In spring of this year, we were crushed by the news of Prince’s death. So many have written about the unearthly legend in the months since his passing, both to celebrate and to mourn him. We’ve heard a chorus of immense gratitude to the artist who expanded and even obliterated the social categories meant to keep us conforming and controlled. We remembered how much we need artists like Prince: brave enough to pave the way to a creative space that inspires radical explorations of identity.
The artists and writers in Issue 07 continue to create this space. Incidentally, many of the pieces in Apogee Issue 07 deal specifically with mourning: JP Howard’s powerful essay on losing her mother; Soraya Shalforoosh’s poem narrated on her late father’s birthday; and Fatimah Asghar’s poem, where the speaker asks about a young boy “executed in an alley way”––“Can we get him back?” Themes of childhood lost emerge in radhiyah ayobami’s essay on teenage motherhood written in first person plural, and in Hadeel Salameh’s short fiction, wherein she explores the trauma of human trafficking through a dreamscape. Loss permeates the imagination and memory as Jorge Ignacio Cortiñas writes in his lyric essay, “Memory is not any one person’s task, memory is something we build together. The reason for this is because memory is a burden.” Issue 07 holds these memories, and offers them to the community to hold with us, in hopes that our collectivity will ease the weight.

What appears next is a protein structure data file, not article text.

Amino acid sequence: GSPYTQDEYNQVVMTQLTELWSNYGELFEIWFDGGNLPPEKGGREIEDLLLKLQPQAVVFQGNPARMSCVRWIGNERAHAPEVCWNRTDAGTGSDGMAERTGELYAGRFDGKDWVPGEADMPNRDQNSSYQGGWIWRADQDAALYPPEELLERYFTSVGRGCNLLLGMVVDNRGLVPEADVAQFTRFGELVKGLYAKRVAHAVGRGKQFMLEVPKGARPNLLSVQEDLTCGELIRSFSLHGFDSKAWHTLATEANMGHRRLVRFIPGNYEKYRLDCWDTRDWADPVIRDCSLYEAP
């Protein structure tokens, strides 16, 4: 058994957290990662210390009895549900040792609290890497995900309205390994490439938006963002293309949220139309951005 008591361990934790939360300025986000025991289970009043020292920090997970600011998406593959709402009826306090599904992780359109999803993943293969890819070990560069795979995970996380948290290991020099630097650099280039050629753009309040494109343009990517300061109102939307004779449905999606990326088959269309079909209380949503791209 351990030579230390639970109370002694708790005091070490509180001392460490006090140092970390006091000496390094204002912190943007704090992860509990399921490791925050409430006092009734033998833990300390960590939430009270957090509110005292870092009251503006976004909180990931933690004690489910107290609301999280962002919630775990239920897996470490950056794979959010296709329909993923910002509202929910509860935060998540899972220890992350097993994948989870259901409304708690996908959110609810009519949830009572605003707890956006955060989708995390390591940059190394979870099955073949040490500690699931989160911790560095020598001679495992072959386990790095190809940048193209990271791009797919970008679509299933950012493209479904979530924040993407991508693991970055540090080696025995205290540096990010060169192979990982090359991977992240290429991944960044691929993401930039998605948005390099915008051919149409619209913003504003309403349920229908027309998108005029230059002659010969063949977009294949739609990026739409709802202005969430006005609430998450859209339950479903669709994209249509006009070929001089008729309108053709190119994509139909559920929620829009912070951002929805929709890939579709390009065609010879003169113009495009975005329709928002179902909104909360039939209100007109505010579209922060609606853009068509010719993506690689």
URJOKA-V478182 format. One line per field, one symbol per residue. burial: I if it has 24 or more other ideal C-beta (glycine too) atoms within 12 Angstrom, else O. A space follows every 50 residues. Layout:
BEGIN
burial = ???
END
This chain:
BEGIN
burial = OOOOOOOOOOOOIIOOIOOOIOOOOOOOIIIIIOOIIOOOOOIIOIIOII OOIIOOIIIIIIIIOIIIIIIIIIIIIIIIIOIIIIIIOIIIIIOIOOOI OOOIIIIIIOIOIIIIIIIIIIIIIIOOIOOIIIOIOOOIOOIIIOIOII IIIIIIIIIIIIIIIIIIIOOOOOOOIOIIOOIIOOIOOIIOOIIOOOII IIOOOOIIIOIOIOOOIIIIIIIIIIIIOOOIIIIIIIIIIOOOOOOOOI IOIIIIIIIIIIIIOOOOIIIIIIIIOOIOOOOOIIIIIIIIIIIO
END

If you have never picked up a copy of Apogee Journal before, know that we believe in the artist as a social commentator. We believe that commentator should have something useful to say. We believe that narrative and narrators have identity, and that those identities are embedded in history and experience. Our staff, a majority of whom define themselves as women and people of color, are deeply engaged and personally invested in exploring how unique intersections of identity inspire the stories we tell and the forms they take. The artists curated in our issues speak to this intersectionality–individuals we believe in; artists brave enough to pave the way.. What you are about to read is a collection of interrogative, poignant, and, at times, hilarious work, that honors a range of life experience, from pleasure to heartbreak.
Though Apogee has not yet curated a themed issue, we find that, inevitably, the pieces in these pages speak to each other, as though there’s something in the groundwater that all the artists are drinking. If this is the case, then we raise our glass to the artists in Issue 07 and to Prince, to radical love, and a brilliant future made brighter by our dearly beloved.
CECCA OCHOA, Managing Editor
On behalf of Apogee Journal Staff